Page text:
Rhea and others are concerned that without adequate planning, Tennessee may face a shortage of productive farmland. As part of a team comprising UT faculty members and extension agents Michael Wilcox, Jane Howell Starnes, Laura Howard, Christopher Clark, Alan Galloway, Dena Wise, and Christopher Sneed, all of whom specialize in community and family resources, Rhea collaborated on an estate-planning guidebook, Planning Today for Tomorrow’s Farms. The guidebook is the primary tool used in a series of estate-planning workshops conducted by UT Extension for those interested in exploring plans for the future use of their land.

To date, UT Extension has presented some twenty workshops, and the partnership has coordinated a statewide conference for the benefit of more than 700 landowners. Participants have ranged from first-generation farmers to those who have worked their family farms all their lives.

One of the sessions was conducted by Troy Dugger, director of Hickman County Extension, and his colleague Brenda Van Cleve. At their four-week workshop on estate planning, insurance, and farmland legacy issues, eleven families devoted an evening a week to the sensitive topic.

“It’s a subject they don’t like to talk about. None of us does,” says Dugger. “But they listened and asked questions, and I think the program was a great success. I don’t know if any of the families at this workshop decided to enter into a land preservation agreement, but I do know the program was successful enough that we plan to present it again.”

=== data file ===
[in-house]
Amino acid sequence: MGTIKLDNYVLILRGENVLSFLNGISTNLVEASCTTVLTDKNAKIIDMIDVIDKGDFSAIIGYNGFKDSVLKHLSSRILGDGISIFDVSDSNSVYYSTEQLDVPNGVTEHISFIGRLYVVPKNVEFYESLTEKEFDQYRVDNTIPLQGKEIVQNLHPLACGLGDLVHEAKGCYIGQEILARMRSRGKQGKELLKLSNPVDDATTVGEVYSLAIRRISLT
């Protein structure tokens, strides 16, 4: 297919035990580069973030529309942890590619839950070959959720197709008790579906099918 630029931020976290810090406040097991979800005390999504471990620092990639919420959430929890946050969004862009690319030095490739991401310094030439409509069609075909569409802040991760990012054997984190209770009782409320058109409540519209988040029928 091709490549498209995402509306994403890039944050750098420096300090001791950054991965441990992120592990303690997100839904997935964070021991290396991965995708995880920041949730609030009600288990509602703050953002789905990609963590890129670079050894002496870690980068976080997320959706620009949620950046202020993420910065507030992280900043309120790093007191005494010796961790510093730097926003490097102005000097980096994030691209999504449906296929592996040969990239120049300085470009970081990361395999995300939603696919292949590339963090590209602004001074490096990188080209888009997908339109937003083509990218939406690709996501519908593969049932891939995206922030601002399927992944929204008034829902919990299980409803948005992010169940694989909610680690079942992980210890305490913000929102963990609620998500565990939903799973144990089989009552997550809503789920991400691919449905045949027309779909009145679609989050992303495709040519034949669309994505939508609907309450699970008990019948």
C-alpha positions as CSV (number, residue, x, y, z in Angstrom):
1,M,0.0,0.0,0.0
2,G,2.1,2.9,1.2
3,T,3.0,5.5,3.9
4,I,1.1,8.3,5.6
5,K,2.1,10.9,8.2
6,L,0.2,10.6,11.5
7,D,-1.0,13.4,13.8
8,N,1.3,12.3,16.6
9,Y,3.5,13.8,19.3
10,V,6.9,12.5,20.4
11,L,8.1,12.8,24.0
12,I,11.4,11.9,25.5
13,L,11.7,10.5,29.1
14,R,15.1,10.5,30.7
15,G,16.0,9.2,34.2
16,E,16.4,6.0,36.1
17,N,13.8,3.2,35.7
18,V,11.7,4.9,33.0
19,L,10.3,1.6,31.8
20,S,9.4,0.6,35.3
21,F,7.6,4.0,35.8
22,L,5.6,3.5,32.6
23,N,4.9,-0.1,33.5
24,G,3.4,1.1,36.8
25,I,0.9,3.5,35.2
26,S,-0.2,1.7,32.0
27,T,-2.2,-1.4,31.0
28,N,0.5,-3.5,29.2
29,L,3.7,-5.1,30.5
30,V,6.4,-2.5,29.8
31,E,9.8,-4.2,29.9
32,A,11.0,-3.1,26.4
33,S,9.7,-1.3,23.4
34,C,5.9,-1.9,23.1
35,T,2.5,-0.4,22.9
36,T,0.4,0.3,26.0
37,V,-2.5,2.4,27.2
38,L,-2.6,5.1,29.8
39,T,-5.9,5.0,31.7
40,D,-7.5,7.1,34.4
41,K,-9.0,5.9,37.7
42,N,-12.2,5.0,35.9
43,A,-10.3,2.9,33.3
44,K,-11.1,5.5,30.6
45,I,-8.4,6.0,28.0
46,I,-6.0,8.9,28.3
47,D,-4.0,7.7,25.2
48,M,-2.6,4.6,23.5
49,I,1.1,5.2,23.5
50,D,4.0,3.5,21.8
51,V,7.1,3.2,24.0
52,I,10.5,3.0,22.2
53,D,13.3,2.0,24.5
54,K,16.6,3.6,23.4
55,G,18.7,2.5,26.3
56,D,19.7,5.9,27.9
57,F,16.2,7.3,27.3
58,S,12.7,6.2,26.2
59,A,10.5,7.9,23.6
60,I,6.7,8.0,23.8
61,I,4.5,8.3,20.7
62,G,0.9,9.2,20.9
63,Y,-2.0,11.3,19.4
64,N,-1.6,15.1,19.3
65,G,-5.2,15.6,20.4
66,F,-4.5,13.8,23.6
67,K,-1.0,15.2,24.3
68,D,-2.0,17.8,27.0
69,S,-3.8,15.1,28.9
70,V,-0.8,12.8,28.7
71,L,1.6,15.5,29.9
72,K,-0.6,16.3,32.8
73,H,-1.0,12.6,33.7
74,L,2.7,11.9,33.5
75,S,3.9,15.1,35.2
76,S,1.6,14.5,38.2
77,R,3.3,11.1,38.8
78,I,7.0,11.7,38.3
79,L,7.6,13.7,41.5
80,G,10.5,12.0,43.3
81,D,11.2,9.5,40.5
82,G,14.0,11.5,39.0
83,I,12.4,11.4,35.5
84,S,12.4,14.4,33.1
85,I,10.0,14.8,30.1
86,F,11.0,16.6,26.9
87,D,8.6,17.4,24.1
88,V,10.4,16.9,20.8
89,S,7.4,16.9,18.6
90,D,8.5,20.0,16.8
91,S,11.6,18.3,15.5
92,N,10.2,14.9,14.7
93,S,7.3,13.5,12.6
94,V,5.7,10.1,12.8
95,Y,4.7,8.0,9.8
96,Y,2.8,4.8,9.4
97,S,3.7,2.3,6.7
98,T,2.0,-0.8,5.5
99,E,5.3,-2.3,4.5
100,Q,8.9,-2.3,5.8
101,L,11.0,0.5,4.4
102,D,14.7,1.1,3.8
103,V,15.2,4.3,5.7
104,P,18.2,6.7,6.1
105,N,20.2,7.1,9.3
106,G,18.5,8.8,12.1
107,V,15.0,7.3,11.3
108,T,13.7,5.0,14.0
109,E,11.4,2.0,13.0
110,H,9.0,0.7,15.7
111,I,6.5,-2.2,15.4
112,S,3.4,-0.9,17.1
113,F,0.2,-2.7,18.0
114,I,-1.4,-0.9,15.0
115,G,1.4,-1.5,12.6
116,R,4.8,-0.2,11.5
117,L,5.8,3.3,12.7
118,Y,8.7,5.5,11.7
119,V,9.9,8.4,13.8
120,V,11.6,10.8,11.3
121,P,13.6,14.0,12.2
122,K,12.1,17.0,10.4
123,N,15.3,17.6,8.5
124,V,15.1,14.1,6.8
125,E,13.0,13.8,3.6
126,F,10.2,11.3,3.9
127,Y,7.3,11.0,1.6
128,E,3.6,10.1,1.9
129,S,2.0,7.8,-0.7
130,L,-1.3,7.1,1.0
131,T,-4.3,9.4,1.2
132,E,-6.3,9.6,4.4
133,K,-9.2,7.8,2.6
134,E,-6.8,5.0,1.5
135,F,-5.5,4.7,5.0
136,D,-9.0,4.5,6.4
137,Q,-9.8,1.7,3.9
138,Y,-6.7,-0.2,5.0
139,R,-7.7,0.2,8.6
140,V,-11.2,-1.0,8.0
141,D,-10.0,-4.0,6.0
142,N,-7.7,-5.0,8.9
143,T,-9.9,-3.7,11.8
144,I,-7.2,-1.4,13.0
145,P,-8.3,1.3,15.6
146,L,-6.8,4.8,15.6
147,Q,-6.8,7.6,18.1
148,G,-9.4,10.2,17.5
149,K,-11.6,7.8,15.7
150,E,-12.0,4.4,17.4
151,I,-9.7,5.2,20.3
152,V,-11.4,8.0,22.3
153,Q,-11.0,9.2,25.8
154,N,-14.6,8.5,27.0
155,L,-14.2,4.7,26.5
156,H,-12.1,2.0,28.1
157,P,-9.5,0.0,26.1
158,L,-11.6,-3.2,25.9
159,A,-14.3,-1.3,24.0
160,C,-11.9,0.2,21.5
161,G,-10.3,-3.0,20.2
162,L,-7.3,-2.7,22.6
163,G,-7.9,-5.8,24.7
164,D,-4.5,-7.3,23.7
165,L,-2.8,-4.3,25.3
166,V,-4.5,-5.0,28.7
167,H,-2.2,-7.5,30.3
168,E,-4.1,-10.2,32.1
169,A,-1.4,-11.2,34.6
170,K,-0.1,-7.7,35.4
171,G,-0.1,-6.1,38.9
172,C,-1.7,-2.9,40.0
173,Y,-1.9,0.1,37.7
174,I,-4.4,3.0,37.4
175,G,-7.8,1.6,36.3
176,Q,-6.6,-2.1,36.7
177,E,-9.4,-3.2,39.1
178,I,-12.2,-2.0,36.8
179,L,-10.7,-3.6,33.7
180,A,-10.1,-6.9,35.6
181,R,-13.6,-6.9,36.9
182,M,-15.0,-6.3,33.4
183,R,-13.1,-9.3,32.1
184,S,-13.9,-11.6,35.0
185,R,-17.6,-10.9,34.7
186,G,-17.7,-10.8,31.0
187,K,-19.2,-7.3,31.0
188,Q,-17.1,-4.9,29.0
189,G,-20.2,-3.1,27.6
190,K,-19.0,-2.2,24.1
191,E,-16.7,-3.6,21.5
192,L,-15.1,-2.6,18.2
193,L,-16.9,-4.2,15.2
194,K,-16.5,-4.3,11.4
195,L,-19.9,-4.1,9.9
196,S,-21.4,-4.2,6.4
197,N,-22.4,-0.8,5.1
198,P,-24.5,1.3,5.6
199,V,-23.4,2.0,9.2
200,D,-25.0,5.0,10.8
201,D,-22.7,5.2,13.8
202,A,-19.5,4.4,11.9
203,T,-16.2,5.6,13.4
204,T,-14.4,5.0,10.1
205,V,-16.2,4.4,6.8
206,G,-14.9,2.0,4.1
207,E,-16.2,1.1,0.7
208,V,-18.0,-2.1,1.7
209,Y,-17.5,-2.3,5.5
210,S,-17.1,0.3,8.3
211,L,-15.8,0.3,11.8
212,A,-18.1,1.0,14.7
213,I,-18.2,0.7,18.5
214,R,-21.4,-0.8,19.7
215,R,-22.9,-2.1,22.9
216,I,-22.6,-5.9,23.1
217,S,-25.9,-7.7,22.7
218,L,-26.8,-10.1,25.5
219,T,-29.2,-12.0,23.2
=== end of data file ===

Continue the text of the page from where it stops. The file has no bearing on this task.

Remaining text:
Dugger and others, like the Bakers, are passionate about the goals of the partnership. They believe preserving the state’s working farms and forests will strengthen communities and rural economies, maintain the beauty of Tennessee’s landscape, and ensure that we all enjoy safe, affordable food and fiber for generations to come.

The Bakers’ quotes and photo are from Tennessee Agriculture 2010, Growing the Future, Tennessee Department of -Agriculture. p. 11. Used by permission.

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About the Bakers

Fred and Fay Baker and their son, Douglas, are no strangers to UT Extension. Douglas Baker participated in 4-H as a youth, and Fred Baker is a graduate of the Extension Master Beef Producer Program. Fay Baker says Hickman County Extension Director Troy Dugger has been “real handy for us.” The Bakers and their son raise cattle, soybeans, corn, and wheat on about 1,100 acres in Anderson Bend. With the help of the Tennessee Department of Agriculture and the Land Trust for Tennessee, the Bakers placed more than 250 acres overlooking the Duck River, including the family’s original farmhouse, in a conservation easement. The easement ensures that Douglas Baker and future generations can continue farming the property. Through the partnership, the Tennessee Department of Agriculture helped defray some of the survey and legal fees associated with protecting the land from nearby development.